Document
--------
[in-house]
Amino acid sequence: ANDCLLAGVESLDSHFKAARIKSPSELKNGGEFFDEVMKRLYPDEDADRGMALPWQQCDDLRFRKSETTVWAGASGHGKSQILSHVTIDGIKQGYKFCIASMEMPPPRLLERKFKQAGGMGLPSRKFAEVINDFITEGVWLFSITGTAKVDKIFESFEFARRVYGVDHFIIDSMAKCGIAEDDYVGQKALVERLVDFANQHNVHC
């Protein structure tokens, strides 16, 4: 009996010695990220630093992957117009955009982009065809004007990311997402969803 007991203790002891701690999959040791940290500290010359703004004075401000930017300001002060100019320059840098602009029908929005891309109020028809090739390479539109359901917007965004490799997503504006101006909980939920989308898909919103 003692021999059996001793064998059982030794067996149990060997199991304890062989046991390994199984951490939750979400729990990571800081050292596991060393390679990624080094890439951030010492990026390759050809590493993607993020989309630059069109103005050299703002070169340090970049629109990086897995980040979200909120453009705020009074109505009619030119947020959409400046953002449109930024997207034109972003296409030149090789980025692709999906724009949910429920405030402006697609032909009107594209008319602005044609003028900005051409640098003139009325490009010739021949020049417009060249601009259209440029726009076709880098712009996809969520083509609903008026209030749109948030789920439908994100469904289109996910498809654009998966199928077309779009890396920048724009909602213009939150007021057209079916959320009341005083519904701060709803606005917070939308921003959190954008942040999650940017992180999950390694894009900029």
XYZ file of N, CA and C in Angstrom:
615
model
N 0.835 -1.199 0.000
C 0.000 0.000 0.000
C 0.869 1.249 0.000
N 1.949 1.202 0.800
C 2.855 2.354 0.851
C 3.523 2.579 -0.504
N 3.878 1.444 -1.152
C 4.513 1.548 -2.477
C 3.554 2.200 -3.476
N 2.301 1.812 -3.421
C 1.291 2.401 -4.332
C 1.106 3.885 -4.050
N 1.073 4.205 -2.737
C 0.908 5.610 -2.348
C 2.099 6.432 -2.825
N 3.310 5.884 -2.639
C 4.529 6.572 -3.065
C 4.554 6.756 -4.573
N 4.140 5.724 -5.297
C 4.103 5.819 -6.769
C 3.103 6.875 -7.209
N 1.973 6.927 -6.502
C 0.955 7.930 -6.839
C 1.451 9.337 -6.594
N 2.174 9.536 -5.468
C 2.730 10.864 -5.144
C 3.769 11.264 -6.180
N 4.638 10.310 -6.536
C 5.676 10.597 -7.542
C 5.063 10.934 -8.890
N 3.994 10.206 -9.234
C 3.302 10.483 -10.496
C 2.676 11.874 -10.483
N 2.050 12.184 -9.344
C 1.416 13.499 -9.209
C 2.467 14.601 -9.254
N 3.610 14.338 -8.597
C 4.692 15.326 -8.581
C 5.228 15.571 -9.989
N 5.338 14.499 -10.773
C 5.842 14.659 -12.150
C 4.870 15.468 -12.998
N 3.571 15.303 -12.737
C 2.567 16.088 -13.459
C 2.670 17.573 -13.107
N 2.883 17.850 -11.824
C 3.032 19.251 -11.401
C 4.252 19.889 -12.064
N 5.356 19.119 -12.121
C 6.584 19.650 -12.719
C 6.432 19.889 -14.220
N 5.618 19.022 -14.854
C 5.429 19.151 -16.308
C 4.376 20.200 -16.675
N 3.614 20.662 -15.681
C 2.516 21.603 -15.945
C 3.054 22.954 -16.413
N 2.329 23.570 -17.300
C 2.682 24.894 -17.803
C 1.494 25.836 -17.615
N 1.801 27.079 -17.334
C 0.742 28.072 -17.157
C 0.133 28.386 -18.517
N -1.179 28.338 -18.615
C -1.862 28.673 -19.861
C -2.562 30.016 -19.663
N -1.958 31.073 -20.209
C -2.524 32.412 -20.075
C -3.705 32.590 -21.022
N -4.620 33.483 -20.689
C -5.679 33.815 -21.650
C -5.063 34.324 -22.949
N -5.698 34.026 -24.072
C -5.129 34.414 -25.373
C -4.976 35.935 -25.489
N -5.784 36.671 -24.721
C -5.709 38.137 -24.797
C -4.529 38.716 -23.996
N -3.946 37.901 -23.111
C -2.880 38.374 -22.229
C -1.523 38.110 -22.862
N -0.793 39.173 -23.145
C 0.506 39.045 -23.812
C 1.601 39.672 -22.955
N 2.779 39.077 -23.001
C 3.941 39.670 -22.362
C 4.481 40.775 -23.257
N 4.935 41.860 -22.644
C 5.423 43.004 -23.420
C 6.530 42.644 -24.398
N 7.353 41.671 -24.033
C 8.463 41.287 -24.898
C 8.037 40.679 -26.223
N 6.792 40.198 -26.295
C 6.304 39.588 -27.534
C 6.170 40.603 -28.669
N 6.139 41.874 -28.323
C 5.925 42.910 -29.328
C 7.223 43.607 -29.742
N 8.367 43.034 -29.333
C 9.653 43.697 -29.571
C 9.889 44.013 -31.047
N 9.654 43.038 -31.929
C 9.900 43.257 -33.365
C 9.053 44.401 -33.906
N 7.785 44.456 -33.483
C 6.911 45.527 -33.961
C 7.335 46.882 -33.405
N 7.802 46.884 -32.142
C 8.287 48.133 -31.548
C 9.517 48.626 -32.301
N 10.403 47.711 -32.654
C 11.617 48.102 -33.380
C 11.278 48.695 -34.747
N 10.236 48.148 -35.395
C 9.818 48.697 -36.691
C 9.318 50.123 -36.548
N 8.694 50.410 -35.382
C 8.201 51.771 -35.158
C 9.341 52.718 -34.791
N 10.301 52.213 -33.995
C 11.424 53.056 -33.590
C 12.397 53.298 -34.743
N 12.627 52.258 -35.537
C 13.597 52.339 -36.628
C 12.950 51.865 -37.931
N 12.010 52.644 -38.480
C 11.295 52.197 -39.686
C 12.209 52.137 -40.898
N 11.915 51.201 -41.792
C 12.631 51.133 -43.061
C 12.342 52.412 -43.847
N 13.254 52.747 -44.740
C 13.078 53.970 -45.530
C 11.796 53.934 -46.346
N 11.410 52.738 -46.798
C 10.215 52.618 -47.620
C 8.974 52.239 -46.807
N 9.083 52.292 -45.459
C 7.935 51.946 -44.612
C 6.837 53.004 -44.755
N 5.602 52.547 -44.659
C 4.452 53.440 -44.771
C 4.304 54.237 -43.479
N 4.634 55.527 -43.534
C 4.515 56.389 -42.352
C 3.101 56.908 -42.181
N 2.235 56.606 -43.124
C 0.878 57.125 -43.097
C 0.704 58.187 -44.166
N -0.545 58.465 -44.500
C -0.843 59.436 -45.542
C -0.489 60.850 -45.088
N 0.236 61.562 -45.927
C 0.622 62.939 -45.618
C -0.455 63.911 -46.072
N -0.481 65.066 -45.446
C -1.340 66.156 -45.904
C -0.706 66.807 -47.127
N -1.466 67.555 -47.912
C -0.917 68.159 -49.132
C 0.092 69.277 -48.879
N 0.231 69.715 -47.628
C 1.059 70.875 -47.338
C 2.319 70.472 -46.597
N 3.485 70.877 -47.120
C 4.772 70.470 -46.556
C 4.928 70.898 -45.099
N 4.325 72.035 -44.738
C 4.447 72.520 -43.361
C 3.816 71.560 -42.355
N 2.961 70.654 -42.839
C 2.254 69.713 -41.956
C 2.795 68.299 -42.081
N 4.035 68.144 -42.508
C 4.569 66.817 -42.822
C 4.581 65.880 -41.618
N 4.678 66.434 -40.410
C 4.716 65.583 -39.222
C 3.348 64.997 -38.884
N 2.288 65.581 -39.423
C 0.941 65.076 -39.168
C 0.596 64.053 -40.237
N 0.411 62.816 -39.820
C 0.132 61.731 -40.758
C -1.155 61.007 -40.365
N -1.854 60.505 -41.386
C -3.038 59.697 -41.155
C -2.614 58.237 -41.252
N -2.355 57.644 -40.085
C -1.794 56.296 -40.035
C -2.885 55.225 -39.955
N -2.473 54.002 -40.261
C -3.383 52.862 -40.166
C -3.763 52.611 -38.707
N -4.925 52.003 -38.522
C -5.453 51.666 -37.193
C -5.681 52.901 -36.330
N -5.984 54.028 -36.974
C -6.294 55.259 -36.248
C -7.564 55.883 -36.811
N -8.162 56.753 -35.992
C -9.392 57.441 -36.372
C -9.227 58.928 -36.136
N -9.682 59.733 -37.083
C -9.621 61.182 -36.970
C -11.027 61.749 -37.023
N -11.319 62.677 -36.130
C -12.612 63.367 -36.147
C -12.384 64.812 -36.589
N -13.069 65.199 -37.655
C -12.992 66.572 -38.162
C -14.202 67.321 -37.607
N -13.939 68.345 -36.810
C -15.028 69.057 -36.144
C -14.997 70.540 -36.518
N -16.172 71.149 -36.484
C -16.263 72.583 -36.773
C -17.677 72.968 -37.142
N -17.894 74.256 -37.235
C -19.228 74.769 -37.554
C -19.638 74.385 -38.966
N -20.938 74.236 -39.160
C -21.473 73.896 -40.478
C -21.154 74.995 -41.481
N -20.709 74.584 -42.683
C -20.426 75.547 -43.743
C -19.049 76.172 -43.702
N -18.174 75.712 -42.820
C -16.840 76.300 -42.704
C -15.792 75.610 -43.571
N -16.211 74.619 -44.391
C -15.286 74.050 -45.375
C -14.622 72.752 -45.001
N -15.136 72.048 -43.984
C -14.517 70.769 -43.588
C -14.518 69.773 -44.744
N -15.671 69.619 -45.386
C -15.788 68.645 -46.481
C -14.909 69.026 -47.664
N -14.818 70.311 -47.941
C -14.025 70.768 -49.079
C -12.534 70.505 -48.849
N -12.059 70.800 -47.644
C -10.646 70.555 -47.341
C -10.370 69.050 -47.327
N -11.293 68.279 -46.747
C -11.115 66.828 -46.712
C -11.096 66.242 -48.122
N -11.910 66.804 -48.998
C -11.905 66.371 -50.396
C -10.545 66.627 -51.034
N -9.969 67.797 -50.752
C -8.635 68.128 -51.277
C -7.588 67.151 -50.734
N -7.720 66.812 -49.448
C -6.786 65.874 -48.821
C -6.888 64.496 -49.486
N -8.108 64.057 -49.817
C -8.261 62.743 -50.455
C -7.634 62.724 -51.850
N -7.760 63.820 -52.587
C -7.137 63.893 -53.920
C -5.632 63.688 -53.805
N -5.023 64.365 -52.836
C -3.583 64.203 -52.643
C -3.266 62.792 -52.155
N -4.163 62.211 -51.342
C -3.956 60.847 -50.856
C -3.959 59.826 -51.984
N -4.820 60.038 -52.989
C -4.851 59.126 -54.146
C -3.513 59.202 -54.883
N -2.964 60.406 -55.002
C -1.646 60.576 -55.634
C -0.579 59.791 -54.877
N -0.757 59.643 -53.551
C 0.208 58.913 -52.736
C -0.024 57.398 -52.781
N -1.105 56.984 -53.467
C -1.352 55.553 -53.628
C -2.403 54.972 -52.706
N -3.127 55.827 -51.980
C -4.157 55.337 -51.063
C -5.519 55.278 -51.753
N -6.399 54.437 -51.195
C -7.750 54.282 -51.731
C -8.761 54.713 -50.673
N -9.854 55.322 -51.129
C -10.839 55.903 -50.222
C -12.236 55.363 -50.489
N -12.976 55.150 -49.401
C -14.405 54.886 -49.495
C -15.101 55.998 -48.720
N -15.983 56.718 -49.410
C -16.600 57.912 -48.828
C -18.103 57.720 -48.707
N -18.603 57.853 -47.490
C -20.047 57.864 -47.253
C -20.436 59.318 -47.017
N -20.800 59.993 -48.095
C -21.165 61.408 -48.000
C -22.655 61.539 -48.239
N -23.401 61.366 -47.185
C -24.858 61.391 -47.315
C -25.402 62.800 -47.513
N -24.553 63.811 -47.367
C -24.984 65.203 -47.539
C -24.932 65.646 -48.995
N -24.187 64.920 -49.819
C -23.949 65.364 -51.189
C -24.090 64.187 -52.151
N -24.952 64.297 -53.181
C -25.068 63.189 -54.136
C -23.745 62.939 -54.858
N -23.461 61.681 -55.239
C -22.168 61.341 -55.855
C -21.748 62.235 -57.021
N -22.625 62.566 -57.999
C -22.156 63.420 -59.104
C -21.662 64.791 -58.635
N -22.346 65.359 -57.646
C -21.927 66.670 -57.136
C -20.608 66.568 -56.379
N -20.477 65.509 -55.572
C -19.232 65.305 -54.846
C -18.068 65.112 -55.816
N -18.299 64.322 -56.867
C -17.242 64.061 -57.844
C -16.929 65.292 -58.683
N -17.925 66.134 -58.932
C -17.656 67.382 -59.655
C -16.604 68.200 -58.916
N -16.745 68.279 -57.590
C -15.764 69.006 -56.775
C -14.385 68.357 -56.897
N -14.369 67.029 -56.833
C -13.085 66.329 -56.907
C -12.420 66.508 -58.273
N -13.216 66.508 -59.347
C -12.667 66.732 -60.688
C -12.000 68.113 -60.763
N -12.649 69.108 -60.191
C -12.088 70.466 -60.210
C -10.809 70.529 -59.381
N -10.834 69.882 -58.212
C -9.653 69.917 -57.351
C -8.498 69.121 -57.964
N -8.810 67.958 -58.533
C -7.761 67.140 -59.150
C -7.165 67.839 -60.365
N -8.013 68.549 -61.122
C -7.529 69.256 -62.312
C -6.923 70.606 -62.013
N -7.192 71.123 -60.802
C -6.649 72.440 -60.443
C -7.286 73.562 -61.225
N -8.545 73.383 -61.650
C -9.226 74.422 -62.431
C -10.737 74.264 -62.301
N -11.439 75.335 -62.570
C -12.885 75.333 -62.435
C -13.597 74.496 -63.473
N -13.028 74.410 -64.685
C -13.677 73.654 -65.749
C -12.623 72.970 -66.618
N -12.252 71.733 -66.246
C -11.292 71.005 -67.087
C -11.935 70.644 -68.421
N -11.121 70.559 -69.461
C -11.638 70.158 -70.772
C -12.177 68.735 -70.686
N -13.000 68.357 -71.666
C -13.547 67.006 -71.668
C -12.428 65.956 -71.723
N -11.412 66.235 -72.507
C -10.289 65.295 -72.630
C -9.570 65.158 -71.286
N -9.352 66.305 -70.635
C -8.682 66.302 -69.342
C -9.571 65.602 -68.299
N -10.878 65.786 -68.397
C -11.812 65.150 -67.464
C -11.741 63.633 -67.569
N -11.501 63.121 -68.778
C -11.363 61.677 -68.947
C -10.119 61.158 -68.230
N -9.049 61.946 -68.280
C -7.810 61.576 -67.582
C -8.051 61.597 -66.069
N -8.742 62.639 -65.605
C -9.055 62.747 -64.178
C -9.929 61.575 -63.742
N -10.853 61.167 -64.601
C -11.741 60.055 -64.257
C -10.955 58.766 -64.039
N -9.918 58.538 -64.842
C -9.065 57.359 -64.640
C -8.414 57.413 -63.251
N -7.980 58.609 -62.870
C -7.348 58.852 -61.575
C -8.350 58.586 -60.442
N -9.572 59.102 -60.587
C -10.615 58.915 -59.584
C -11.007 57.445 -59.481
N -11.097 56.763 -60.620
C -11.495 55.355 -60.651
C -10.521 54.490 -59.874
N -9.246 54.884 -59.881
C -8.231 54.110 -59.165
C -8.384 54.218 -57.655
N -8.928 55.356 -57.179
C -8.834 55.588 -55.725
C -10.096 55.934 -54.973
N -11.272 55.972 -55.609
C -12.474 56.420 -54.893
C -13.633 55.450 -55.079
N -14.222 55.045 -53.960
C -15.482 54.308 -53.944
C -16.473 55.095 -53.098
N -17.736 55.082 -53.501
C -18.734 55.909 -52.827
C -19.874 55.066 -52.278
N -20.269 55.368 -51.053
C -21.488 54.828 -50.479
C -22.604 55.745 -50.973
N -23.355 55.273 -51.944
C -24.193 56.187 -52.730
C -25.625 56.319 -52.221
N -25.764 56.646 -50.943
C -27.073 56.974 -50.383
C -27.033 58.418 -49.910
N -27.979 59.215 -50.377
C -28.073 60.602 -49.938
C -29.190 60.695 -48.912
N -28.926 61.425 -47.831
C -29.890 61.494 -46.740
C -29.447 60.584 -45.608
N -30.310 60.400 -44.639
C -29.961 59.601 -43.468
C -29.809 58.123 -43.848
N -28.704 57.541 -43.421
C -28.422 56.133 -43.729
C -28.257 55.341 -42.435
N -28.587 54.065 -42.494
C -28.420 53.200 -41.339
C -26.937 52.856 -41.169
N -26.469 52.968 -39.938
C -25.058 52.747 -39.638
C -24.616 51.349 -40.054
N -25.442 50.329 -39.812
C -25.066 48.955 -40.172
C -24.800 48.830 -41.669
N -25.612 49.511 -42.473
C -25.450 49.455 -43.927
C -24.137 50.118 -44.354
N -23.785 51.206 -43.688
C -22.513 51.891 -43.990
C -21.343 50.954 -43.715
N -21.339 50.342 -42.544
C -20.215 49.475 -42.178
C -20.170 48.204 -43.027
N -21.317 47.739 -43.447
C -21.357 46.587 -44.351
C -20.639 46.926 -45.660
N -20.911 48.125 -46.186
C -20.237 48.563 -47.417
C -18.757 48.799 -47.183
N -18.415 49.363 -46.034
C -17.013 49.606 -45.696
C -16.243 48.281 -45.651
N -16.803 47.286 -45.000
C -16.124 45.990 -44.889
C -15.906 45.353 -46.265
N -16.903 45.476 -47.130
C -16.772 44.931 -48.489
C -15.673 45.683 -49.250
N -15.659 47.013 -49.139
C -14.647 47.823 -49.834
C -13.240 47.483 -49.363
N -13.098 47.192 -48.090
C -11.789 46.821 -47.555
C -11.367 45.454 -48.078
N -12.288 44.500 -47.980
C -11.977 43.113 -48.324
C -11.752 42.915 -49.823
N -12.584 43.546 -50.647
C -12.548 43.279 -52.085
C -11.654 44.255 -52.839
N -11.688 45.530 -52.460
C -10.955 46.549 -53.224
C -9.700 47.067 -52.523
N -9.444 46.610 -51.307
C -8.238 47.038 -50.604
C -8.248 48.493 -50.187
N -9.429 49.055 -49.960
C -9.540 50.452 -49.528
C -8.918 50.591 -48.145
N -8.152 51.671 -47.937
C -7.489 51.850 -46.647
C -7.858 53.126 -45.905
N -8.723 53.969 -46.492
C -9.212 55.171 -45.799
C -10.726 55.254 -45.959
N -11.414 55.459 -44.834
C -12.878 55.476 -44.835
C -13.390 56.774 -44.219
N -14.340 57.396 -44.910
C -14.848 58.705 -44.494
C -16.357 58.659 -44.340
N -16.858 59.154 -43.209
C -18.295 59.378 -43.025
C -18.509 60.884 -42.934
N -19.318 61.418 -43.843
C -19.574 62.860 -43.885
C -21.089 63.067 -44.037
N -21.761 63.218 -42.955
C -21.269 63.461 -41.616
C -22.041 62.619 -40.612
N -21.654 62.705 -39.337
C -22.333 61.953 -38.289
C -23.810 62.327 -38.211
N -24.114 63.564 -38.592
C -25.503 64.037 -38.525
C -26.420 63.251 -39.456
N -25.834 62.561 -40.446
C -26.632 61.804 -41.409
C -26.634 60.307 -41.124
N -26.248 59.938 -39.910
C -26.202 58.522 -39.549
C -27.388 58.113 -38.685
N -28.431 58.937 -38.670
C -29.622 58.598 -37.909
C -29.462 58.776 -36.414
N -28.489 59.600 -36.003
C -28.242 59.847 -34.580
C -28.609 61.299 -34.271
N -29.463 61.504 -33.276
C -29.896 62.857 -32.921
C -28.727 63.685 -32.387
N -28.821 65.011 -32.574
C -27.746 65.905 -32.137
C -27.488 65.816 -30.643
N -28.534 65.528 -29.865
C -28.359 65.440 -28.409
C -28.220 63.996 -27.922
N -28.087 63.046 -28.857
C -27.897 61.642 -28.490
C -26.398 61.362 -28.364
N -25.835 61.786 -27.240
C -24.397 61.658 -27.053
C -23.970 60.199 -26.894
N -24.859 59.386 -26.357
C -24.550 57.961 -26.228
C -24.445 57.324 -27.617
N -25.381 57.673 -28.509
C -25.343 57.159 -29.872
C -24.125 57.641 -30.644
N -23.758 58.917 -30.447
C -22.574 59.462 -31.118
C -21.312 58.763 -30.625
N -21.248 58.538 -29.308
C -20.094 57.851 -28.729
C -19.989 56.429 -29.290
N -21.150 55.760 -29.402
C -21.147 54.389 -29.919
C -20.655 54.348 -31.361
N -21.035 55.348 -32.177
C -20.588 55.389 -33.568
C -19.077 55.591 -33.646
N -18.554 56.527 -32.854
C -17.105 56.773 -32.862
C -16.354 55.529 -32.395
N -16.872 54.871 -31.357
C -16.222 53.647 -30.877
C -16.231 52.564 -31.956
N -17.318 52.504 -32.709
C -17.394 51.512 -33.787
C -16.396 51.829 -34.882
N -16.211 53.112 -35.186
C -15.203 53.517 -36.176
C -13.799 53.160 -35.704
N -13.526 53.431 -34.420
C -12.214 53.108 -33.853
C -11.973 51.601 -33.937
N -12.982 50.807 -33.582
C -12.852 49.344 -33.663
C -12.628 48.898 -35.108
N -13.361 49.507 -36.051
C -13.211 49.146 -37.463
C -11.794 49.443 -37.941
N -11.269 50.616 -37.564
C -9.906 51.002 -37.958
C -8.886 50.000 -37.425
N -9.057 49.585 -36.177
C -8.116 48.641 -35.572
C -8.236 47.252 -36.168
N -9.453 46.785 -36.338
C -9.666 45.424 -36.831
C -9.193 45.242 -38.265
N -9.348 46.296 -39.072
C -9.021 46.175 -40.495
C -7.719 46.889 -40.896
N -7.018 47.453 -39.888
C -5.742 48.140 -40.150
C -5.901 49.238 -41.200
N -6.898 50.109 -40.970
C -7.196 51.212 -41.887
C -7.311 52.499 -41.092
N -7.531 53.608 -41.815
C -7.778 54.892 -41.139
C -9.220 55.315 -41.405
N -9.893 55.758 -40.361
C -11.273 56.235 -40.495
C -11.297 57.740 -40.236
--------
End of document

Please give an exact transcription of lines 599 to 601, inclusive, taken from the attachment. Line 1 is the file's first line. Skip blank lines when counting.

C -9.906 51.002 -37.958
C -8.886 50.000 -37.425
N -9.057 49.585 -36.177